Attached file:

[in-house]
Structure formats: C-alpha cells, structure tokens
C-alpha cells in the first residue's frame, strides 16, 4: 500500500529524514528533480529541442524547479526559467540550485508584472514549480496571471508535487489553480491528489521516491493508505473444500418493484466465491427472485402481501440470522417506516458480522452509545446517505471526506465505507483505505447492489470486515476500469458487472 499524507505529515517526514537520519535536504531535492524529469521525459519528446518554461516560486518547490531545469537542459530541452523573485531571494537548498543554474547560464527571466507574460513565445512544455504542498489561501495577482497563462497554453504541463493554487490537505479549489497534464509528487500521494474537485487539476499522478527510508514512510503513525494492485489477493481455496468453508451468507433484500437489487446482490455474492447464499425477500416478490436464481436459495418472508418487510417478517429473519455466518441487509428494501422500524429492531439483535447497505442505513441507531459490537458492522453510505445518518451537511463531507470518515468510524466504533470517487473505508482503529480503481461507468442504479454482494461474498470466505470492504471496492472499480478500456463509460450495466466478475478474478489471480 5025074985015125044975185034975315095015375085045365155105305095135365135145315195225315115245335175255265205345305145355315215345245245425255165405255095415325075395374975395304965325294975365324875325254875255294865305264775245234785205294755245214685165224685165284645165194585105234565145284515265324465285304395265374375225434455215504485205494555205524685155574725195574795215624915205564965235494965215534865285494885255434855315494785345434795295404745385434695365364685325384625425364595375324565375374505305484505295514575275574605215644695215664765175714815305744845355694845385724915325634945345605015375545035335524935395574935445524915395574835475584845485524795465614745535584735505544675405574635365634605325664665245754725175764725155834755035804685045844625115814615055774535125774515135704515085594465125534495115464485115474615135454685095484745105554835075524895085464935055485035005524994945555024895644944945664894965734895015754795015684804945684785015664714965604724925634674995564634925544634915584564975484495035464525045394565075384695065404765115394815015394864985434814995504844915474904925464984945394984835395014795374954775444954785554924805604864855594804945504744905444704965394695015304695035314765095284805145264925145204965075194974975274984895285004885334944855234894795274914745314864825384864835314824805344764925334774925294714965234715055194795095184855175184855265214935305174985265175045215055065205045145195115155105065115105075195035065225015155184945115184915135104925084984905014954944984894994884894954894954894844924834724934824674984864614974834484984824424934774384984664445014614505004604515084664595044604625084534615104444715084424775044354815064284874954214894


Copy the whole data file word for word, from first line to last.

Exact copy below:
[in-house]
Structure formats: C-alpha cells, structure tokens
C-alpha cells in the first residue's frame, strides 16, 4: 500500500529524514528533480529541442524547479526559467540550485508584472514549480496571471508535487489553480491528489521516491493508505473444500418493484466465491427472485402481501440470522417506516458480522452509545446517505471526506465505507483505505447492489470486515476500469458487472 499524507505529515517526514537520519535536504531535492524529469521525459519528446518554461516560486518547490531545469537542459530541452523573485531571494537548498543554474547560464527571466507574460513565445512544455504542498489561501495577482497563462497554453504541463493554487490537505479549489497534464509528487500521494474537485487539476499522478527510508514512510503513525494492485489477493481455496468453508451468507433484500437489487446482490455474492447464499425477500416478490436464481436459495418472508418487510417478517429473519455466518441487509428494501422500524429492531439483535447497505442505513441507531459490537458492522453510505445518518451537511463531507470518515468510524466504533470517487473505508482503529480503481461507468442504479454482494461474498470466505470492504471496492472499480478500456463509460450495466466478475478474478489471480 5025074985015125044975185034975315095015375085045365155105305095135365135145315195225315115245335175255265205345305145355315215345245245425255165405255095415325075395374975395304965325294975365324875325254875255294865305264775245234785205294755245214685165224685165284645165194585105234565145284515265324465285304395265374375225434455215504485205494555205524685155574725195574795215624915205564965235494965215534865285494885255434855315494785345434795295404745385434695365364685325384625425364595375324565375374505305484505295514575275574605215644695215664765175714815305744845355694845385724915325634945345605015375545035335524935395574935445524915395574835475584845485524795465614745535584735505544675405574635365634605325664665245754725175764725155834755035804685045844625115814615055774535125774515135704515085594465125534495115464485115474615135454685095484745105554835075524895085464935055485035005524994945555024895644944945664894965734895015754795015684804945684785015664714965604724925634674995564634925544634915584564975484495035464525045394565075384695065404765115394815015394864985434814995504844915474904925464984945394984835395014795374954775444954785554924805604864855594804945504744905444704965394695015304695035314765095284805145264925145204965075194974975274984895285004885334944855234894795274914745314864825384864835314824805344764925334774925294714965234715055194795095184855175184855265214935305174985265175045215055065205045145195115155105065115105075195035065225015155184945115184915135104925084984905014954944984894994884894954894954894844924834724934824674984864614974834484984824424934774384984664445014614505004604515084664595044604625084534615104444715084424775044354815064284874954214894